The cliches mount up, just as the body count, and the reader needs some chemical assistance to enjoy it.
This is a prequel for novels already published. Fans of the swordplay of previous Riyria novels and forgiving of less than sparkling dialogue, may enjoy returning to the Riyria universe.
In a sort of "Butch Cassidy and the Sundance Kid" style, two men of opposite types are brought together to form an improbable partnership. It could have been fun but here the story is trite and contrived.
A number of vignettes are loosely tied together in a disjointed way that never comes together as a satisfying whole. Characters are moved around like chess pieces, maneuvered by a central character instead of allowing natural events to bring them together.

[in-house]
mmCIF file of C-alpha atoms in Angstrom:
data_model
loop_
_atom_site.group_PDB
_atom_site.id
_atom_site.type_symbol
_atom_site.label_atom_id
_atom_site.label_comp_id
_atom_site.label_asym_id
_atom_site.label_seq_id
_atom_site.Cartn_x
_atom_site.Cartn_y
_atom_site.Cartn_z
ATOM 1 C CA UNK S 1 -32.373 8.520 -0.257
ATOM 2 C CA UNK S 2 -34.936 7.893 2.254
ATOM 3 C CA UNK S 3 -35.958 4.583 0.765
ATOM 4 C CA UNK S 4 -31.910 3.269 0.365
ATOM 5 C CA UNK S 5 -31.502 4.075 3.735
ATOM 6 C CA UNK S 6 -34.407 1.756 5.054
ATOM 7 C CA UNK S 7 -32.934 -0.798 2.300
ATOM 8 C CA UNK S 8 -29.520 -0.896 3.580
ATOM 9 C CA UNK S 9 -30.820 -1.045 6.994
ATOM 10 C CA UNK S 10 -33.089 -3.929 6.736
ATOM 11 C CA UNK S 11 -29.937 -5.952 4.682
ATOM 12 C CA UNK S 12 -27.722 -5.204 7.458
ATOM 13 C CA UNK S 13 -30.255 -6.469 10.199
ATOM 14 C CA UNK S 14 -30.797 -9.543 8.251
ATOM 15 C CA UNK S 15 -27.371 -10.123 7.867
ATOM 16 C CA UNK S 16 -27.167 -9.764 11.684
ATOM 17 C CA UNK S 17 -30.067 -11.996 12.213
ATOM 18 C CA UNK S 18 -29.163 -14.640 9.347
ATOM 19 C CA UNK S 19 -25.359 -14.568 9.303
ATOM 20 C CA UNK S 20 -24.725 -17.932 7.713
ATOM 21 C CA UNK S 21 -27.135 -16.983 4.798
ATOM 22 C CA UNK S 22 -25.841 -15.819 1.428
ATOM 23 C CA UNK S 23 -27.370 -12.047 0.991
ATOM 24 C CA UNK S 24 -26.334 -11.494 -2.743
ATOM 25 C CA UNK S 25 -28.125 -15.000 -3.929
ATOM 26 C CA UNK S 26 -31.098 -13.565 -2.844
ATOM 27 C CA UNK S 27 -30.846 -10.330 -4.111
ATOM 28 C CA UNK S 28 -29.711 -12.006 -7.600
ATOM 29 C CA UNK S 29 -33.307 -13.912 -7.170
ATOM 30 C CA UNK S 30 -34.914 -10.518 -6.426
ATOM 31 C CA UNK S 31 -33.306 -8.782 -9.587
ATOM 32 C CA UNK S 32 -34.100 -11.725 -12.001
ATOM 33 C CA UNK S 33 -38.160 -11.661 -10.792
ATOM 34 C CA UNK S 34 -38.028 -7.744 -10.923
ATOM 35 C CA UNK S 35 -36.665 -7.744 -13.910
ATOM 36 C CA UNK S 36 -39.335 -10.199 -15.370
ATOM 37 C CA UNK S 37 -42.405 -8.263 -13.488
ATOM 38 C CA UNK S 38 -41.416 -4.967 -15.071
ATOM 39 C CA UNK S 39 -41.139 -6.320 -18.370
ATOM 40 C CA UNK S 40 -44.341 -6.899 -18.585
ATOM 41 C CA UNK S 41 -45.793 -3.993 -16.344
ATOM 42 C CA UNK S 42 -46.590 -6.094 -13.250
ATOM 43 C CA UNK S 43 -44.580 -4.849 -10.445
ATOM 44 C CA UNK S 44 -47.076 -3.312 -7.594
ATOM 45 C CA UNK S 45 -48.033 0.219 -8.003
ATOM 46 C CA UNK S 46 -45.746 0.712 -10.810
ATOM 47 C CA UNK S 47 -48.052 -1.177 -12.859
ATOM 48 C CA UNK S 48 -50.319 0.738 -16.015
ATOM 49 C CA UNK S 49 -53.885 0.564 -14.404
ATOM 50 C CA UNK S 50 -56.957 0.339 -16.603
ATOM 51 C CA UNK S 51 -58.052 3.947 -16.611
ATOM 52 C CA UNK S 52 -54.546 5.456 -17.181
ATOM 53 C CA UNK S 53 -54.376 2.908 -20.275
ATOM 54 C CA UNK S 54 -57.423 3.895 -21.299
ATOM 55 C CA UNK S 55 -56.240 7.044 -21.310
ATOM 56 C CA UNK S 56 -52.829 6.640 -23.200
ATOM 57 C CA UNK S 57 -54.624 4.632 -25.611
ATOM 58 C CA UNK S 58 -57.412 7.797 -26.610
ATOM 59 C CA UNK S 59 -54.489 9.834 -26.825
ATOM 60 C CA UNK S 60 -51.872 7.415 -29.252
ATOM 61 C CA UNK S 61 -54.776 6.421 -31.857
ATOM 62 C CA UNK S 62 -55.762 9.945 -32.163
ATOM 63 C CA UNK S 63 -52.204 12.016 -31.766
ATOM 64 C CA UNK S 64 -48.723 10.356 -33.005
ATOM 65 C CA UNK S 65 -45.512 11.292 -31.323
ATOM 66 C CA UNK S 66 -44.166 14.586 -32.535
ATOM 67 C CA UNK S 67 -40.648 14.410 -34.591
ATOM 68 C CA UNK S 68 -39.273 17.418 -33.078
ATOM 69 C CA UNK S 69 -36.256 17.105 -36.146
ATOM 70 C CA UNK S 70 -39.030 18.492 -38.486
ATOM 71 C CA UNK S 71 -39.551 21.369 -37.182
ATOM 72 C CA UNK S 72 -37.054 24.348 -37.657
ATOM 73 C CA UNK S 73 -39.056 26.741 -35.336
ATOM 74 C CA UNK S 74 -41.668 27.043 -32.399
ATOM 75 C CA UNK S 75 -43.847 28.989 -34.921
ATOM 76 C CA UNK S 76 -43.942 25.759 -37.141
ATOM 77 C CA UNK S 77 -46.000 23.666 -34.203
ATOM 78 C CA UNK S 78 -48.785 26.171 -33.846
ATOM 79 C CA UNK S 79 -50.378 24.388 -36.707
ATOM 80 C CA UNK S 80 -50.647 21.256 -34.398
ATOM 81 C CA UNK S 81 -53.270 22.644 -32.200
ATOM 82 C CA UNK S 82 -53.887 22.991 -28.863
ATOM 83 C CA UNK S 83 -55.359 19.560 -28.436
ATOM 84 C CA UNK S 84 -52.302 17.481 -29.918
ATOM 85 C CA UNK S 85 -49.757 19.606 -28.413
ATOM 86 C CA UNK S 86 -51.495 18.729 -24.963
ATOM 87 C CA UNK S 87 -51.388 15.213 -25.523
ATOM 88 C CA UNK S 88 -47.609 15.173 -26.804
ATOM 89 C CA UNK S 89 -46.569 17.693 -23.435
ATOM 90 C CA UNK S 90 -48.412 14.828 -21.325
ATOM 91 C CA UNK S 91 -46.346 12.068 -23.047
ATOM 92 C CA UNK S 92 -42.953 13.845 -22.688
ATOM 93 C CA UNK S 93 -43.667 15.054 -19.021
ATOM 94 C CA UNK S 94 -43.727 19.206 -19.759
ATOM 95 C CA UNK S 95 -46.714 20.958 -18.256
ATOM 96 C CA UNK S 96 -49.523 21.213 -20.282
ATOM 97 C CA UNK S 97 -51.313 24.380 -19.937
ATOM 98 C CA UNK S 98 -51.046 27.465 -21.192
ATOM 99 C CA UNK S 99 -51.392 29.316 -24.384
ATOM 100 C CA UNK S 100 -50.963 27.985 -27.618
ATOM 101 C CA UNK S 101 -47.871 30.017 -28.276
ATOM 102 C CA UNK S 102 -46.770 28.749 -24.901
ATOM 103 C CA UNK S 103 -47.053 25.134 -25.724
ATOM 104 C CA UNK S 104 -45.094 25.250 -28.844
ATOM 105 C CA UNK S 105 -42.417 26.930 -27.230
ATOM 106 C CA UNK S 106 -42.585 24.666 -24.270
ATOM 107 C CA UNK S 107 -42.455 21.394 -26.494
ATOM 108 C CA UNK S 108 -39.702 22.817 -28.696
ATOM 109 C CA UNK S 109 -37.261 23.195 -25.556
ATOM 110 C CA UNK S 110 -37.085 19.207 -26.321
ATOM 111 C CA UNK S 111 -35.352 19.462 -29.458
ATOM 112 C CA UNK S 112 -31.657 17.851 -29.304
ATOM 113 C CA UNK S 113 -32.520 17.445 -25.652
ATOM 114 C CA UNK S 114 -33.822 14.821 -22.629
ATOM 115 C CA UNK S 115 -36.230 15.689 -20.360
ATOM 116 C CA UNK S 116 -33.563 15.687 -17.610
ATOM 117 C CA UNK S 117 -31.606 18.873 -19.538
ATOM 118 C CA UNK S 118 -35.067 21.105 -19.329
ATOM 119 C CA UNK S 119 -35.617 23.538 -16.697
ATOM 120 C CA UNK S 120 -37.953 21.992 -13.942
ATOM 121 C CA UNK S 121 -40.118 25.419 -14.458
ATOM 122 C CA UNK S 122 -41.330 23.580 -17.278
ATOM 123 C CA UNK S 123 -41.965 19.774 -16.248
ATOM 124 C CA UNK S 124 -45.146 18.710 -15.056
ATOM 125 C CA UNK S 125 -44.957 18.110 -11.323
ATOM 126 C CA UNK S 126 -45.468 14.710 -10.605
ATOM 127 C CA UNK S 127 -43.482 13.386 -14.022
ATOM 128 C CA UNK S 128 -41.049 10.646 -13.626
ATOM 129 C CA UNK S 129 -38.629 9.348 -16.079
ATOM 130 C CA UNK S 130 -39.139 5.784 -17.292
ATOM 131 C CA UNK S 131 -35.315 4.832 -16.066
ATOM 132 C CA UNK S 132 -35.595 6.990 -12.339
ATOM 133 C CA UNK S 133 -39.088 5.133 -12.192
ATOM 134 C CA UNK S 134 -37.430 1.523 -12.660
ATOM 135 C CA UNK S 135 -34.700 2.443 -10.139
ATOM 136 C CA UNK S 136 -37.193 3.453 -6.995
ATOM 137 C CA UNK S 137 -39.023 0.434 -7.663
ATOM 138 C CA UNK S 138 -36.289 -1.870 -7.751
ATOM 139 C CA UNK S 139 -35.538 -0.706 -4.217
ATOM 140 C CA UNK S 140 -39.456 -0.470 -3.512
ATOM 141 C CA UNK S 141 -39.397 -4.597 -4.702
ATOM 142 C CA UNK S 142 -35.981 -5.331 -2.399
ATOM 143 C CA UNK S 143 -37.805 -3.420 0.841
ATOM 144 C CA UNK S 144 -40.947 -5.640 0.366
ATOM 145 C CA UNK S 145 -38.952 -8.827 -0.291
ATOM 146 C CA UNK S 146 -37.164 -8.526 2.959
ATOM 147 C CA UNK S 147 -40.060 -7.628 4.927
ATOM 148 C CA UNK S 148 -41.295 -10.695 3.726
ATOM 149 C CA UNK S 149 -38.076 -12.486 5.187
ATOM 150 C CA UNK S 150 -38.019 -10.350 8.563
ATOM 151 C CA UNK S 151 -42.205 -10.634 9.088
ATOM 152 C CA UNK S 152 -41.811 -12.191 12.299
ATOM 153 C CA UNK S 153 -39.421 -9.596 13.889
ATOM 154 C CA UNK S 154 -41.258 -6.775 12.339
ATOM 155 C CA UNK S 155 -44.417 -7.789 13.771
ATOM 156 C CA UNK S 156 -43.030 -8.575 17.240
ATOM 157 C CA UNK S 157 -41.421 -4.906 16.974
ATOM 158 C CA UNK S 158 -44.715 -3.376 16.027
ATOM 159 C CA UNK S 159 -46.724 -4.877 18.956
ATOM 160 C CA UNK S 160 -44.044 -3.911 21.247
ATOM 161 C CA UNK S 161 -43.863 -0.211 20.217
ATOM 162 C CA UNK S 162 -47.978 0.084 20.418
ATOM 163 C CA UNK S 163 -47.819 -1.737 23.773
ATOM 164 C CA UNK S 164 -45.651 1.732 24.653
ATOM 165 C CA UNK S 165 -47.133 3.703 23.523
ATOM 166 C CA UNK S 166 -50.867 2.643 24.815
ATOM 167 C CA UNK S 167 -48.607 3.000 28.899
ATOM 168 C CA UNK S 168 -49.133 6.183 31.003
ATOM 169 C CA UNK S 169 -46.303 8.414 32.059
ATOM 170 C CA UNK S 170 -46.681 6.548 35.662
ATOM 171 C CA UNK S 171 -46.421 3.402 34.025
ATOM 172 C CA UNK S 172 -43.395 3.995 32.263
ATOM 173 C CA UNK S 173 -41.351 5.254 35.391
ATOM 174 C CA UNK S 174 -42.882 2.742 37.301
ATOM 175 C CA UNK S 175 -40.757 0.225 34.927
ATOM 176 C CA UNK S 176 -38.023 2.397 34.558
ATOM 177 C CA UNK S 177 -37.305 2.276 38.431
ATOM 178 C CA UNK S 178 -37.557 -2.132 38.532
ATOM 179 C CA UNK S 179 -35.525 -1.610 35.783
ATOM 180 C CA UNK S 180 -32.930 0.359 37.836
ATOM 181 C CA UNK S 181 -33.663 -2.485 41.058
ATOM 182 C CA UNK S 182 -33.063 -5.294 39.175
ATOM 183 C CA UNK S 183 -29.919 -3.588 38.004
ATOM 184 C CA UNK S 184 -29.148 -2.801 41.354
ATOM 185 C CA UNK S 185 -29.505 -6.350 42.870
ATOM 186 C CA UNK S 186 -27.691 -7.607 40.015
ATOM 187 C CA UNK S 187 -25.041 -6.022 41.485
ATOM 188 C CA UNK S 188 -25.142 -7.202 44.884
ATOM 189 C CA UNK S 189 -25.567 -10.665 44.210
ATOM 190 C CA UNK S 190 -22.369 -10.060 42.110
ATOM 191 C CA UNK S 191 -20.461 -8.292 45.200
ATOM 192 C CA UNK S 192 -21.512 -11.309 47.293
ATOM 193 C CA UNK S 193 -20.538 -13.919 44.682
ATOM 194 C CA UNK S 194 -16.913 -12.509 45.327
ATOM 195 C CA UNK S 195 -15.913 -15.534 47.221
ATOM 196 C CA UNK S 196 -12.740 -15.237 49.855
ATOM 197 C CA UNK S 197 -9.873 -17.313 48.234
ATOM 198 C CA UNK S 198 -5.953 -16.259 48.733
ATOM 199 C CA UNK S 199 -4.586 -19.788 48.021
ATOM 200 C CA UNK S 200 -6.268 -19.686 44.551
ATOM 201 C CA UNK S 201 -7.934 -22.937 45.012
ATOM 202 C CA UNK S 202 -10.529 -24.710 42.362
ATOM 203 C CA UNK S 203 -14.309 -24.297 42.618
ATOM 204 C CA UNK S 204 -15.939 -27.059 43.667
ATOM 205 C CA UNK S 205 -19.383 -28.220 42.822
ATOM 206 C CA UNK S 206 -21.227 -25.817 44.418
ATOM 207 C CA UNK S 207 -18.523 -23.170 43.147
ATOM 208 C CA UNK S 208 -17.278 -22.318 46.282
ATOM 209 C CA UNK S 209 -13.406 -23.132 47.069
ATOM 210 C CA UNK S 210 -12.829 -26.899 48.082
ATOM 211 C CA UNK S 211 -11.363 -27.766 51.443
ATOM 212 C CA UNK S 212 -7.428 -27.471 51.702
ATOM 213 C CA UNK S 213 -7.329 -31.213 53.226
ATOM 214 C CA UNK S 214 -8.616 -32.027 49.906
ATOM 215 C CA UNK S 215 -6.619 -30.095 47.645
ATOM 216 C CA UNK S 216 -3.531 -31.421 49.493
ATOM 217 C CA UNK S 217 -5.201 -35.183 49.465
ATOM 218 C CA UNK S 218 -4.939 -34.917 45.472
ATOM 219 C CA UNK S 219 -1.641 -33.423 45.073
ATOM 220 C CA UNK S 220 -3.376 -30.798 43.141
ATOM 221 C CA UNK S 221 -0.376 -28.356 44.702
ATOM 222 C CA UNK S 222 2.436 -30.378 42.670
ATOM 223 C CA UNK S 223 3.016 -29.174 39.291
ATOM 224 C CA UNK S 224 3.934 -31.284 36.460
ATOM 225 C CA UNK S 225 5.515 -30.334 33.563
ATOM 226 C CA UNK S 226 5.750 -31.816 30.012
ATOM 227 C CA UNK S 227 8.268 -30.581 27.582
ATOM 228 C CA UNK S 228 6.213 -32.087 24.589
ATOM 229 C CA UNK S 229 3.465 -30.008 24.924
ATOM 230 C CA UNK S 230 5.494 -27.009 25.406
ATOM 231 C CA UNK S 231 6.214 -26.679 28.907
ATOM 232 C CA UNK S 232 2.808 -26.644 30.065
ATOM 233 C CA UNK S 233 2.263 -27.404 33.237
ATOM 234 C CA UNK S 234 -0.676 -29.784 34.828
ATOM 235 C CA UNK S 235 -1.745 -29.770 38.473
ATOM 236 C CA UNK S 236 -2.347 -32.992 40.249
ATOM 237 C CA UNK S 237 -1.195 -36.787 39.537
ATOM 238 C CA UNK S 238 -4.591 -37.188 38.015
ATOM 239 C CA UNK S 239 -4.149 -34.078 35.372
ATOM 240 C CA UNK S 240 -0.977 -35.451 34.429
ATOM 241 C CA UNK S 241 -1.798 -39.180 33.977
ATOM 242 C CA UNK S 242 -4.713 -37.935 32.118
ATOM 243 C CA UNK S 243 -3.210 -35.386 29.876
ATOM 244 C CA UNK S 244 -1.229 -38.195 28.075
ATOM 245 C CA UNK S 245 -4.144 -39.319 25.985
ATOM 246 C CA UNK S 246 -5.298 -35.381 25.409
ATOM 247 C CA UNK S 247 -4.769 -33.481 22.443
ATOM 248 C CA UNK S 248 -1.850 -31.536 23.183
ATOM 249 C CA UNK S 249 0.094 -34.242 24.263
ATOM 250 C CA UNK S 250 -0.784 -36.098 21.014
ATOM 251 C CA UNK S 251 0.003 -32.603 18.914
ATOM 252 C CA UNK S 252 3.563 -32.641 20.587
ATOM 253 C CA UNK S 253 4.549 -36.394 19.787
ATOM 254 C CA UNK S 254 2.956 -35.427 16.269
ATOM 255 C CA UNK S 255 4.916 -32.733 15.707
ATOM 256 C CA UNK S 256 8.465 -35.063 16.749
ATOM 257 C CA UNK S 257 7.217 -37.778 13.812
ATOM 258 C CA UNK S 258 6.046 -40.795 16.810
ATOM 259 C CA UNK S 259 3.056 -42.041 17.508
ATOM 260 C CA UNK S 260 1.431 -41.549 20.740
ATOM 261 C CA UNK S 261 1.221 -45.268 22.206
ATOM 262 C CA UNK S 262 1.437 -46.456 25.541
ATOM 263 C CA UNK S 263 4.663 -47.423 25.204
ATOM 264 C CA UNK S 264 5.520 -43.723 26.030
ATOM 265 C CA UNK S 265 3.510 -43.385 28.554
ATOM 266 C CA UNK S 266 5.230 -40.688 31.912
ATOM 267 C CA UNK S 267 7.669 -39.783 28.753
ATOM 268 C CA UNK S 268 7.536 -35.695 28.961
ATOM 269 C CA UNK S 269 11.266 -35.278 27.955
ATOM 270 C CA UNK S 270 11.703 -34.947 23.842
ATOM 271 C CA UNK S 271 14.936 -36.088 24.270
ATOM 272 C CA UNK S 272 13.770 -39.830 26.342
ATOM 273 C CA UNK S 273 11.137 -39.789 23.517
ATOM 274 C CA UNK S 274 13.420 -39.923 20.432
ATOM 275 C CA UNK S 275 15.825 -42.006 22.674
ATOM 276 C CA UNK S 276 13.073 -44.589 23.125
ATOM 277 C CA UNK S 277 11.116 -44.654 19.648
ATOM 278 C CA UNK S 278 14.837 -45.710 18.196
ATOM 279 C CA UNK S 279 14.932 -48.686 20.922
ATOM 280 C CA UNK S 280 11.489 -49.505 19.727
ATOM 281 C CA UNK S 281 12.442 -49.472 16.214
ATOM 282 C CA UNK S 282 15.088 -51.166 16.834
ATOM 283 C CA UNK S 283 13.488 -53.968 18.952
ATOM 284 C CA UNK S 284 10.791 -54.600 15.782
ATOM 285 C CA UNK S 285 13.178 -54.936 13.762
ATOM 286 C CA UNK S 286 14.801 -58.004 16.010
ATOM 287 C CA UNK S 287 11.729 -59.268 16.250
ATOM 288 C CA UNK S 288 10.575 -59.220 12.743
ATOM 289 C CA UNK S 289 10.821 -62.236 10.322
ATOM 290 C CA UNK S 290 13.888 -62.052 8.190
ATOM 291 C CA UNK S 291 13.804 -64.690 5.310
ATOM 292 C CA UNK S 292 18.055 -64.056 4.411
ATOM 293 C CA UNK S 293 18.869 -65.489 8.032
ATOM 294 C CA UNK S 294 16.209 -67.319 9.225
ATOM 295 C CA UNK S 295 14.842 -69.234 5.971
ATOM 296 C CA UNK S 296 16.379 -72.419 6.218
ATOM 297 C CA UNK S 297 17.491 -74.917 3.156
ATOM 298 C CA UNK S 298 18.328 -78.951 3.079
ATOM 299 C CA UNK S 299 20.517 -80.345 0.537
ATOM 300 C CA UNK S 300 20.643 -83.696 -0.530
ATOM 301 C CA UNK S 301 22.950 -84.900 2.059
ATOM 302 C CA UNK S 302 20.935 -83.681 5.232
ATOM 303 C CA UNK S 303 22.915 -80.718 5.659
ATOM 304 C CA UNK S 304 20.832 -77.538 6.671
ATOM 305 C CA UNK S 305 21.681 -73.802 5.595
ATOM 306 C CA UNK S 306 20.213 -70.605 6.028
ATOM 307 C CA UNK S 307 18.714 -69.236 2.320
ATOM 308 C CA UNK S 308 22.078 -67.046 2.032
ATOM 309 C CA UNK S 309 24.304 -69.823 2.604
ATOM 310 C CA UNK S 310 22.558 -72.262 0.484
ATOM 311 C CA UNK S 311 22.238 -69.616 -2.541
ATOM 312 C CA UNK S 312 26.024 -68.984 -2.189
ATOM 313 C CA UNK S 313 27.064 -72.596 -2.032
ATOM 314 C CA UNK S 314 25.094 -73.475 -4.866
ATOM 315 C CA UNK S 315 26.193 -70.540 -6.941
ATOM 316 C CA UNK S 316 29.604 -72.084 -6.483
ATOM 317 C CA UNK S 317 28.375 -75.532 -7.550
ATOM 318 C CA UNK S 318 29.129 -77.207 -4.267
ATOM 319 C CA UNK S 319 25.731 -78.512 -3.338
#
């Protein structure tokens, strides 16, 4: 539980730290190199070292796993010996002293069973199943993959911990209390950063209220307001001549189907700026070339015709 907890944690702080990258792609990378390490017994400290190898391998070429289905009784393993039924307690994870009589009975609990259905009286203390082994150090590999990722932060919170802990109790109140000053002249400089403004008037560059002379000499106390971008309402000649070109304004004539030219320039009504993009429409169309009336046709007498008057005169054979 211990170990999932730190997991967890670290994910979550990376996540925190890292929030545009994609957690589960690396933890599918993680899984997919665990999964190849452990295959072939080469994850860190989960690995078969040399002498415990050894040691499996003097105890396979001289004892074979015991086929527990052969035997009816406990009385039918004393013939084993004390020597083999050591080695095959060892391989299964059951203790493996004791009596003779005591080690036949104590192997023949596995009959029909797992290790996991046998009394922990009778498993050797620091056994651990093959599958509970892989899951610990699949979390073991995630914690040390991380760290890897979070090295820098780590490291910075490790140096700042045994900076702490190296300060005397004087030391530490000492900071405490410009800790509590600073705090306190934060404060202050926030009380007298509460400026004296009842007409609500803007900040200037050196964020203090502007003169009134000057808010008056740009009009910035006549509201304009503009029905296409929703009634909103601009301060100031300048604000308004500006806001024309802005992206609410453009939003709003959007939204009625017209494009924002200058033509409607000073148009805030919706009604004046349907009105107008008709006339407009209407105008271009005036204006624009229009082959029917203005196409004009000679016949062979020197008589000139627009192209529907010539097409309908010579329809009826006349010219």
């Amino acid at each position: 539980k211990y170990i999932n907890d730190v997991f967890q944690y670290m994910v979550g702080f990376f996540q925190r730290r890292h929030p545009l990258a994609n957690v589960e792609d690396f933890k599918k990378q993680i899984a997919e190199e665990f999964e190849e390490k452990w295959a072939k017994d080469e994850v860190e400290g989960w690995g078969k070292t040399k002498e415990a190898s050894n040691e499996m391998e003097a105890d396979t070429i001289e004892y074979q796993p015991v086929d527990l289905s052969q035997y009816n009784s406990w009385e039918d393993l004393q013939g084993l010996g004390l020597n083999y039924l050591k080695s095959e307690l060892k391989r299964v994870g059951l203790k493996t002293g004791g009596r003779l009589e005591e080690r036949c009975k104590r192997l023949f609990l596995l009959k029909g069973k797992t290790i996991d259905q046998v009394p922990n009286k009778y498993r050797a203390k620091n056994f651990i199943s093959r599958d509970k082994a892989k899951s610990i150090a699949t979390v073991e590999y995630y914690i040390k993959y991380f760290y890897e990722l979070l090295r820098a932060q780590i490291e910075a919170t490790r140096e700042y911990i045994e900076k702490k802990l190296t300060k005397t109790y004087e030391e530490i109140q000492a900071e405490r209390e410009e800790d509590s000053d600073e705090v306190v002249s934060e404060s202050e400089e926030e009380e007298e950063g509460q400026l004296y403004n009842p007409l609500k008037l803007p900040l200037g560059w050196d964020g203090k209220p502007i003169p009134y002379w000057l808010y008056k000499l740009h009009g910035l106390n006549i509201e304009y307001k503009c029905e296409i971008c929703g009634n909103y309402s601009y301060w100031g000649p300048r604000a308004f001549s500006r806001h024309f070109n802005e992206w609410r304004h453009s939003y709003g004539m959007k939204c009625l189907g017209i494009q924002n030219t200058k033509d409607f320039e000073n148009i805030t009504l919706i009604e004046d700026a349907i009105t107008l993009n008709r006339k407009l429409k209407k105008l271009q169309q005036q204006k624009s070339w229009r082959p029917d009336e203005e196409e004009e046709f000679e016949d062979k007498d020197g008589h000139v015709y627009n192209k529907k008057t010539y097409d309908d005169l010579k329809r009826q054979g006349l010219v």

The result is flat rather than entertaining. The final chapter leaves the reader feeling manipulated. I was looking forward to this story of how the main characters originally met but it did not live up to it's potential.
Followers of the Liaden Universe series will be thrilled to have a new installment, but the performance is a real disappointment. Readers may decide they would rather read the print version.